I’m not designed for this bleedin’ hot weather. I couldn’t wait to get home and take off my work stuff. So uncomfortable to wear in this heat. My shorts are now on. I have my Euro’s for tomorrow’s jaunt and my newly purchased chair is in place in my room. Now all I have to do now is pack a bag then wait for a friend to get here and hope we don’t make ourselves late for the plane tomorrow morning. Not anxious much at all!!

Another one of the many highlights at Stonehenge tomorrow is getting to see Swedish death metal stalwarts Grave for only the second time, but hopefully this time with a much more appreciative crowd.

The only other time I have seen the Visby band was at the ill fated Ritual Festival held in Leeds in 2016. They headlined over bands including a fledgling Venom Prison, Conan, Ingested, Bong Cauldron and Full of Hell. Quite an eclectic mix of bands overall, which is nice to see. But when the festival over runs and people have to leave before the headliner takes to the stage or part way through. It must have been thoroughly depressing looking down on an empty floor from the stage. Ever likely it took them six years to venture outside of London.

Hopefully in 24 hours time the rain and thunderstorms, if they arrive, will be well and truly gone and Ola Lindgren will crush Steenwijk, assuming there is anything left to destroy after the trio of bands playing before them (Thanatos, Gruesome and DRI).

Soulless is taken from the bands third album of the same name. It’s shocking to think how old some of these records are. This one was released 24 years ago.


Age Of Panic

A bit of a curve ball on the HRH Metal line up comes on the shape of London political rap rockers Senser. From the bands that I am aware of on the line up they are the least “metal” band of the weekend that I can see. 

They’re a band I’ve seen three times before and I quite like some of their stuff. The last time I saw them was on the Hammerfest 2013 stage. Prior to that was back in the mid 1990’s and both times at Nottingham’s Rock City. November 1994 then a mere three months later along with Skunk Anansie. 

I can’t recall too much about the early shows, but one of them sticks in my mind for an infamous footballing situation. When there was a much more prevalent hooligan element to England’s football following the game in ’95 was the same evening as the second Rock City show. This was an era before constant communication flow to the brain, so the first I knew about it was in the papers the next morning on my way to work. Not the best time to be a football fan and English. From memory (as I’m sitting on a train with 3G at best) the match in Dublin was abandoned.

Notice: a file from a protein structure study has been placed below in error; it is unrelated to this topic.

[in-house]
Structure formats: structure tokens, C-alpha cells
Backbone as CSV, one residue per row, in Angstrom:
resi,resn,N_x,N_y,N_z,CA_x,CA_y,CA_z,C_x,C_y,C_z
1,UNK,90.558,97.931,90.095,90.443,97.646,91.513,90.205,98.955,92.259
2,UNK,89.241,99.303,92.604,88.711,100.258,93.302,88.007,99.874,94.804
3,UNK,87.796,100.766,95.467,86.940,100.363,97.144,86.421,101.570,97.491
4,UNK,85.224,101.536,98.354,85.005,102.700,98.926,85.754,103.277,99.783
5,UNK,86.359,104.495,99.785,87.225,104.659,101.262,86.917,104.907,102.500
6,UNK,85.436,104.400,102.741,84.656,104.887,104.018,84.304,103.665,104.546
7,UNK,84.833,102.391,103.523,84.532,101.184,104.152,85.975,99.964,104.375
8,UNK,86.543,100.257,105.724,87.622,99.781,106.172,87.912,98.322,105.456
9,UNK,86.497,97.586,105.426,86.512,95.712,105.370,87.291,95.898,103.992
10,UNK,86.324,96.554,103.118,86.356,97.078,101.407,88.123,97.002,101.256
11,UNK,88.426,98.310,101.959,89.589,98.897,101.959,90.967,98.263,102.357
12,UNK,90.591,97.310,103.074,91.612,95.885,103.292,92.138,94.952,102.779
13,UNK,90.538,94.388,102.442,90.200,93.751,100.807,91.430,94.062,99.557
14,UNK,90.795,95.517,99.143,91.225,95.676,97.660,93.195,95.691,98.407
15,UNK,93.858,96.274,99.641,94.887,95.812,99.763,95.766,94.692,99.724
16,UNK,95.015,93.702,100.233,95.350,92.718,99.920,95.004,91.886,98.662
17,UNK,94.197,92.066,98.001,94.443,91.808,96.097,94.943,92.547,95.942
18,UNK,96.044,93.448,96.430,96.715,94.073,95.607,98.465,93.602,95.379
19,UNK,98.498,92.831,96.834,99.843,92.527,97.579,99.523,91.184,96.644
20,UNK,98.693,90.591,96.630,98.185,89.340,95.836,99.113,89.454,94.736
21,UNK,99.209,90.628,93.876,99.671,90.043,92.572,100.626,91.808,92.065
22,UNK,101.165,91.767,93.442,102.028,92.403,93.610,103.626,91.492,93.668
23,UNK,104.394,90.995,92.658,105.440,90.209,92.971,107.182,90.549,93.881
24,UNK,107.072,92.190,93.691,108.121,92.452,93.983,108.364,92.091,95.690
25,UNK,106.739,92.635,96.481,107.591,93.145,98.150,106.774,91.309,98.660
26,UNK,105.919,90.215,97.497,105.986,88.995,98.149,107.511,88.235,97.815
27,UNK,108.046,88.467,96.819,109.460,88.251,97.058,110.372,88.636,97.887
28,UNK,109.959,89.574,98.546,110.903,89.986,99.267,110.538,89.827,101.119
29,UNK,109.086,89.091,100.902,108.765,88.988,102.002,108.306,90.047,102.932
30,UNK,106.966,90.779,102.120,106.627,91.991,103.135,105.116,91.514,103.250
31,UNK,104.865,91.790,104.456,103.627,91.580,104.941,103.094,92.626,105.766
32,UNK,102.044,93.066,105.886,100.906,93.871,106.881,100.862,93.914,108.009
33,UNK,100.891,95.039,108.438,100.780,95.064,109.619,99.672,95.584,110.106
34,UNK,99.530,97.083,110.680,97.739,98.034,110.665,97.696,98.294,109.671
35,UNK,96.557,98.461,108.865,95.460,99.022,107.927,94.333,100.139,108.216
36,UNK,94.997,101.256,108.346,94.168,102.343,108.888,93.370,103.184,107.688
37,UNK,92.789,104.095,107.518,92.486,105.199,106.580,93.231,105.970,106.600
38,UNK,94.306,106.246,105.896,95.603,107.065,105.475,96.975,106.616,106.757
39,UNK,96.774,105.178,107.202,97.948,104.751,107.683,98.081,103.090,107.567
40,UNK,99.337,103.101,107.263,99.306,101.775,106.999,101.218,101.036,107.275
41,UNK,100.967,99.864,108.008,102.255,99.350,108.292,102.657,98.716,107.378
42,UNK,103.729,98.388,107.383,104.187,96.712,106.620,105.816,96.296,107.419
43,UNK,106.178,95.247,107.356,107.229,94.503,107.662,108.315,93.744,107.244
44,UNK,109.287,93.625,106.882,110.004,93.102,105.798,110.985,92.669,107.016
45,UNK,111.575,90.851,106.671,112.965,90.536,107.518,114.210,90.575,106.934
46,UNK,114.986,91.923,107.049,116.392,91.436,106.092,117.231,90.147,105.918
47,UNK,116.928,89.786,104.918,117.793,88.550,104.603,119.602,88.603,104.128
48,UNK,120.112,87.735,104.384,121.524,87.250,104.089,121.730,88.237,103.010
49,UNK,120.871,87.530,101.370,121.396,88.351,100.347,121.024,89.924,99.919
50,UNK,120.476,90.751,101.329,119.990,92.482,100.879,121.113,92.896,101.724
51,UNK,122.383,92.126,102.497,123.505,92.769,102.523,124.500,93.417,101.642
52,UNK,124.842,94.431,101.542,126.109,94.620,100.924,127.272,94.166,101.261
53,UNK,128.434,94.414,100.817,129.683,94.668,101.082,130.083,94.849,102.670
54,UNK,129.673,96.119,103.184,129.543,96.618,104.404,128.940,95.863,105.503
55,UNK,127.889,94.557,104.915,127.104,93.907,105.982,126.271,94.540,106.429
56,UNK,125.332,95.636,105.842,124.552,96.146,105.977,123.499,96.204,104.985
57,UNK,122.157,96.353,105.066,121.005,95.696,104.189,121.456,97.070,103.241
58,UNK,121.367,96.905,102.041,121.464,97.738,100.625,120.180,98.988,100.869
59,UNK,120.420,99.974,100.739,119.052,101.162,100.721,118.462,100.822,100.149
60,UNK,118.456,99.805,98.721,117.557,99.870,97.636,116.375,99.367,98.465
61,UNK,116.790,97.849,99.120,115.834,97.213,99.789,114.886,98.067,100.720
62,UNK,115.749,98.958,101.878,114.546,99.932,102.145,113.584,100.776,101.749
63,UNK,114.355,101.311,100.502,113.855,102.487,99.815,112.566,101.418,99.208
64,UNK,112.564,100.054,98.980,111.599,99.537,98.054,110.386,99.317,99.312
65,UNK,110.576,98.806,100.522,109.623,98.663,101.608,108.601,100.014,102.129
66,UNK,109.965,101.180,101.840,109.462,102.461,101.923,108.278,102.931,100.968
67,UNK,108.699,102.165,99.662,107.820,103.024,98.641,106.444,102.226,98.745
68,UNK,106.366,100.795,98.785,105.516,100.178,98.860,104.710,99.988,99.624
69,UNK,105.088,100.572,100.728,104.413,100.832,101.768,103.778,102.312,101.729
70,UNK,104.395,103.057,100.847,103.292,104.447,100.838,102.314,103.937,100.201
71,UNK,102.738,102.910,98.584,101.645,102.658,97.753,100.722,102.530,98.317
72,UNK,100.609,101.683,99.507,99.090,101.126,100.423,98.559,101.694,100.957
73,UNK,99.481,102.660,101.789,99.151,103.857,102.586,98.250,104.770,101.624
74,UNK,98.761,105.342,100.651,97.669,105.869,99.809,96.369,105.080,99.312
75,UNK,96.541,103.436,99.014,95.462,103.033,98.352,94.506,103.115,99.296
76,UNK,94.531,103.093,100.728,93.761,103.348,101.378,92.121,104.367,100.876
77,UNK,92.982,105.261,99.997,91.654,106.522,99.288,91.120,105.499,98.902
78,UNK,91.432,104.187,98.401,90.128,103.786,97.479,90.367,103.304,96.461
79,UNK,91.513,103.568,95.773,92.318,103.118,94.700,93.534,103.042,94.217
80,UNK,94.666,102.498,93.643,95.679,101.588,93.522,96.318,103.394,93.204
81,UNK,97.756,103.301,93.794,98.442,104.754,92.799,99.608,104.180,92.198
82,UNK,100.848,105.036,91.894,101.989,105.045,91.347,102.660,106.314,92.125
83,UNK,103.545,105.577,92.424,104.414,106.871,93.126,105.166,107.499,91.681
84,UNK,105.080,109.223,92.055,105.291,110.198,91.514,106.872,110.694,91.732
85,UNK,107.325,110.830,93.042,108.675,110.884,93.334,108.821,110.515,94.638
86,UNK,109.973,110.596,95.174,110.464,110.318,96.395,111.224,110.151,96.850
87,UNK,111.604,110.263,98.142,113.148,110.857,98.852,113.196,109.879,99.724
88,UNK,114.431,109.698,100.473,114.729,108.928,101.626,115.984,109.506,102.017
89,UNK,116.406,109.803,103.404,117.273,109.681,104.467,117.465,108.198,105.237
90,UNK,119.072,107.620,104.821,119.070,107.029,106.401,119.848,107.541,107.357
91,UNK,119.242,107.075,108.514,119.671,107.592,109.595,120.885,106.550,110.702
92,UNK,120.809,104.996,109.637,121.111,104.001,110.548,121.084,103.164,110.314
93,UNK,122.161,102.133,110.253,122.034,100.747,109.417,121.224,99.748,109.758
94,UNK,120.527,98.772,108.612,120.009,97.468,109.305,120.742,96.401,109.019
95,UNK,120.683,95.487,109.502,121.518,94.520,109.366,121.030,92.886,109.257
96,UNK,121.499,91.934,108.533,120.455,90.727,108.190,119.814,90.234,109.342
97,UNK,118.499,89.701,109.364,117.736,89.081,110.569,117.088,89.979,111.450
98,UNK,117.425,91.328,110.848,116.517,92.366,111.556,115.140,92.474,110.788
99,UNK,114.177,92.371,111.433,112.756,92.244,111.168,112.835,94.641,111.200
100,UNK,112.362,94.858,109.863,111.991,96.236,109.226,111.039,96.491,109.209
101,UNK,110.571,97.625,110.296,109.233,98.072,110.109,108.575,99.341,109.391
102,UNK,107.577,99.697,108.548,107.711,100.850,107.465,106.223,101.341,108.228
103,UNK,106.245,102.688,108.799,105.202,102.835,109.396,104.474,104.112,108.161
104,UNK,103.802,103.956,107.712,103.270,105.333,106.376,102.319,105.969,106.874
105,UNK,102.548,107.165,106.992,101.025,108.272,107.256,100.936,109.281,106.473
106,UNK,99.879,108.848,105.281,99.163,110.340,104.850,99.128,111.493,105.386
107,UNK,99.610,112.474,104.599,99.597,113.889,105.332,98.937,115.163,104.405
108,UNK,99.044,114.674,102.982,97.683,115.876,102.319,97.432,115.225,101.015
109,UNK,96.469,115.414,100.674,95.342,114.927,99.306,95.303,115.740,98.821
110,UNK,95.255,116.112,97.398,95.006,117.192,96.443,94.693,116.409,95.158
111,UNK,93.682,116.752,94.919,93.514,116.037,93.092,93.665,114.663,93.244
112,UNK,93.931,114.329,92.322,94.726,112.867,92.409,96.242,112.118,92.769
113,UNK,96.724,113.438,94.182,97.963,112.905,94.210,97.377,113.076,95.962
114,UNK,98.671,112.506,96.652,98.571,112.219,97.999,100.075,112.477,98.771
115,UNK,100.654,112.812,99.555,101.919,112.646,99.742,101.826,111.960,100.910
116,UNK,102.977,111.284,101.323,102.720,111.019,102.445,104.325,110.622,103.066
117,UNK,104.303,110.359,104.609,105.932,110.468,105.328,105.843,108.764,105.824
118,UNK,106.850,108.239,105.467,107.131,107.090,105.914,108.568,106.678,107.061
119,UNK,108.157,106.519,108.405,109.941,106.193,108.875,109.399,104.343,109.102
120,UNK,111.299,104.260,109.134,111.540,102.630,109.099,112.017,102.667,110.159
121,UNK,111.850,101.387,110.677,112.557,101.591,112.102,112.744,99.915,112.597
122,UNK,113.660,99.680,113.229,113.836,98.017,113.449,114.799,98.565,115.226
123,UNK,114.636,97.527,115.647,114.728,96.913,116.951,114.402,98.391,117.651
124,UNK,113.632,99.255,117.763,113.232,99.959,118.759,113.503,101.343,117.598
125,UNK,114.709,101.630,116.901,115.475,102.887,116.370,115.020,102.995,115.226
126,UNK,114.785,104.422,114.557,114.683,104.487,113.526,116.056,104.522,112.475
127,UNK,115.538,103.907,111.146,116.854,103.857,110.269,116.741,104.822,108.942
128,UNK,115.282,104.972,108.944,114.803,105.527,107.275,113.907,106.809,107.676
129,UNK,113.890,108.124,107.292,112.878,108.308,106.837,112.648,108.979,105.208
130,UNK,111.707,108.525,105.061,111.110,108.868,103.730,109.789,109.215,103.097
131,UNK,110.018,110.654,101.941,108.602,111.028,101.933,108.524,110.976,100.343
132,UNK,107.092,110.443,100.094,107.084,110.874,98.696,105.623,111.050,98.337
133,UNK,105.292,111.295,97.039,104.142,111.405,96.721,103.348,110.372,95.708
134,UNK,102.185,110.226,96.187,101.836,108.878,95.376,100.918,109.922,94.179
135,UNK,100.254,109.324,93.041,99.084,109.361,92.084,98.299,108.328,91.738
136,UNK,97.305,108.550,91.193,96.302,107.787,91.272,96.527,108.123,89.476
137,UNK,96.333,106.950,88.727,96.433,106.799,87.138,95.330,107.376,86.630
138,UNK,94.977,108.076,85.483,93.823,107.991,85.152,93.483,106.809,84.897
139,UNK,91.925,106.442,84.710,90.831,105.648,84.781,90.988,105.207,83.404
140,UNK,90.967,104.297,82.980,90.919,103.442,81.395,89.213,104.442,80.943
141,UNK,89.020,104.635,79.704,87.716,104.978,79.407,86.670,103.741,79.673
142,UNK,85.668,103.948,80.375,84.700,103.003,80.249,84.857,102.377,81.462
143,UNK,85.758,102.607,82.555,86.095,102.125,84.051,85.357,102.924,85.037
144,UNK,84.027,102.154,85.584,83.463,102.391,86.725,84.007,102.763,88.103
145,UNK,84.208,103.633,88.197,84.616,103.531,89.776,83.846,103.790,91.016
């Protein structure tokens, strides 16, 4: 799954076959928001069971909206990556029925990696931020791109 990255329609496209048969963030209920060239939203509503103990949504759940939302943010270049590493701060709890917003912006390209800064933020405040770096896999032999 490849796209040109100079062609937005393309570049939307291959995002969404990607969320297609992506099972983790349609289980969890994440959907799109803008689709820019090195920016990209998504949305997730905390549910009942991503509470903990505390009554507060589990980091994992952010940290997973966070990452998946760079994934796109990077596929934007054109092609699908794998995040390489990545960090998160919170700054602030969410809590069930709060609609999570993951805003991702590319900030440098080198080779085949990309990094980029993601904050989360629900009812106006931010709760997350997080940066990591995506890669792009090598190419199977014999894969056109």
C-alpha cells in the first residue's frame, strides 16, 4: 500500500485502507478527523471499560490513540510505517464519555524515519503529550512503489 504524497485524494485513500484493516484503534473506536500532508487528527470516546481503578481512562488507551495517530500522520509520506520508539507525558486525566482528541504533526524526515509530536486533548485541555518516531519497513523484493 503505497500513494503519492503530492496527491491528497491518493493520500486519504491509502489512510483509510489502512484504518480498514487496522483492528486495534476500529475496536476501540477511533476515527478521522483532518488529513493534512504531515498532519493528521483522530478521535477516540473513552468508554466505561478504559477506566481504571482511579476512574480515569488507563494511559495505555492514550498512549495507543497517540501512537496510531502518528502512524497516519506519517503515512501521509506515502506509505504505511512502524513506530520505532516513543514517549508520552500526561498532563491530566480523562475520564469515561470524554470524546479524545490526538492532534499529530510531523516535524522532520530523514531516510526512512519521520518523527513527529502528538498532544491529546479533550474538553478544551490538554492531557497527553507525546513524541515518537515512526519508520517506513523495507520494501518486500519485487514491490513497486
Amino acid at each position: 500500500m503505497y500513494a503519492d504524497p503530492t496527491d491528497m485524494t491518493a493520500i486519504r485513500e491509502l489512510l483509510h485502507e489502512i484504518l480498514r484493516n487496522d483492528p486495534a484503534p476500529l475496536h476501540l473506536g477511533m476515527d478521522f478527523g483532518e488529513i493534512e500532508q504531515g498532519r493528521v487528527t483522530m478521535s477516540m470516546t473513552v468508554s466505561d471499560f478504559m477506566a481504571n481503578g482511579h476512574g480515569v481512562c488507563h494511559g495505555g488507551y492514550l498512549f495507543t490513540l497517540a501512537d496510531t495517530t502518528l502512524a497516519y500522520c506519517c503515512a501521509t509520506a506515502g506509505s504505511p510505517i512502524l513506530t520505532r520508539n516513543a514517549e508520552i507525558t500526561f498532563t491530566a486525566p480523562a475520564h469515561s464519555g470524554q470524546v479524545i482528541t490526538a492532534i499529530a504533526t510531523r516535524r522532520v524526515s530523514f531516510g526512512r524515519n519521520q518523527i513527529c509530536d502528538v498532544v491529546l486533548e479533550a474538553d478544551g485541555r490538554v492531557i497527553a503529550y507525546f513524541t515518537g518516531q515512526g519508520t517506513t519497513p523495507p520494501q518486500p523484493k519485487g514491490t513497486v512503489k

I never followed the band in depth, it’s just that some of their big songs like this and Switch were popular in the circles I was moving in at that time, it was also the time where I had a soft spot for bands like Blaggers ITA, Compulsion, Dub War and AOS3. Between seeing them in 1995 and again eighteen years later I couldn’t tell you want happened to the band.

Cheating though and using google (now that I’m home), the original line up now appears to be back together as I’m sure there was a different female vocalist when I saw them last. I could be wrong. As there is no one else playing at the same time I have the desire to see I’ll probably be catching some light relief between the thrashings of Savage Messiah and the bleak noise of Raging Speedhorn and I’ll guarantee this track will get the Brummie crowd bobbing. 

It’s hard to believe that this track was released on their debut album Stacked Up twenty three years ago. 1994 was the year I finished my apprenticeship and also got made redundant for the first time. How time flies when you’re having fun. 

Don’t Care


The icing on top of this weekends extreme metal cake is by way of Tampa Bay and the mighty death metal God fathers Obituary. 

By the time this run has come to an end (and assuming Setlist FM is accurate resource) the band will be agonisingly one performance short of a half century of shows in the United Kingdom. For a band I’ve been listening to since Roadrunner sent my fanzine at the time a promo cassette of Slowly We Rot I’ve never taken the opportunity to see many of those UK shows. 

Obviously the shows around 1990, 1991 and 1992 would have been missed due to a lack of transport. I’m surprised I never took in the following World Demise tour at some point in 1994 when Pitchshifter shared a stage with them.